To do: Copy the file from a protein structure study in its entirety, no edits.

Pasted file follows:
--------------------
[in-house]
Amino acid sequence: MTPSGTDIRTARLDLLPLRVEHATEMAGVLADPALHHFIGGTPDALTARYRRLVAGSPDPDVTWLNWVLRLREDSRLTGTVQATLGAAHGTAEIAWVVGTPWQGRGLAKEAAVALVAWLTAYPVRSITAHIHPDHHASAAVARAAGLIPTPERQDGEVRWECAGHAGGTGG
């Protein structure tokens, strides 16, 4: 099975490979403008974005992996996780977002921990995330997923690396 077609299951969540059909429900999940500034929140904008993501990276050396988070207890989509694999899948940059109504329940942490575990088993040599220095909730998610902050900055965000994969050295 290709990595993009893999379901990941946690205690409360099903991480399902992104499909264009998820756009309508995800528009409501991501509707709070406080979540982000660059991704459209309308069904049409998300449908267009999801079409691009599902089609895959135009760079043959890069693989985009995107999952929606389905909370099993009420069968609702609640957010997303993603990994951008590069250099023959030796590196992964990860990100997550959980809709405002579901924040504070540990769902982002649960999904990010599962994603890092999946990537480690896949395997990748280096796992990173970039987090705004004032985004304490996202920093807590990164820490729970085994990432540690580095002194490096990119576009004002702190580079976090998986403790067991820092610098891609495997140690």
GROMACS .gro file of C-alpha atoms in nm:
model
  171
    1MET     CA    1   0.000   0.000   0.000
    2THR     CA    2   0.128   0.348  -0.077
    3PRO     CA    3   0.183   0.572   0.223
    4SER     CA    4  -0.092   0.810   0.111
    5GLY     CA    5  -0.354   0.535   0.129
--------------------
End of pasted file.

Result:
[in-house]
Amino acid sequence: MTPSGTDIRTARLDLLPLRVEHATEMAGVLADPALHHFIGGTPDALTARYRRLVAGSPDPDVTWLNWVLRLREDSRLTGTVQATLGAAHGTAEIAWVVGTPWQGRGLAKEAAVALVAWLTAYPVRSITAHIHPDHHASAAVARAAGLIPTPERQDGEVRWECAGHAGGTGG
């Protein structure tokens, strides 16, 4: 099975490979403008974005992996996780977002921990995330997923690396 077609299951969540059909429900999940500034929140904008993501990276050396988070207890989509694999899948940059109504329940942490575990088993040599220095909730998610902050900055965000994969050295 290709990595993009893999379901990941946690205690409360099903991480399902992104499909264009998820756009309508995800528009409501991501509707709070406080979540982000660059991704459209309308069904049409998300449908267009999801079409691009599902089609895959135009760079043959890069693989985009995107999952929606389905909370099993009420069968609702609640957010997303993603990994951008590069250099023959030796590196992964990860990100997550959980809709405002579901924040504070540990769902982002649960999904990010599962994603890092999946990537480690896949395997990748280096796992990173970039987090705004004032985004304490996202920093807590990164820490729970085994990432540690580095002194490096990119576009004002702190580079976090998986403790067991820092610098891609495997140690």
GROMACS .gro file of C-alpha atoms in nm:
model
  171
    1MET     CA    1   0.000   0.000   0.000
    2THR     CA    2   0.128   0.348  -0.077
    3PRO     CA    3   0.183   0.572   0.223
    4SER     CA    4  -0.092   0.810   0.111
    5GLY     CA    5  -0.354   0.535   0.129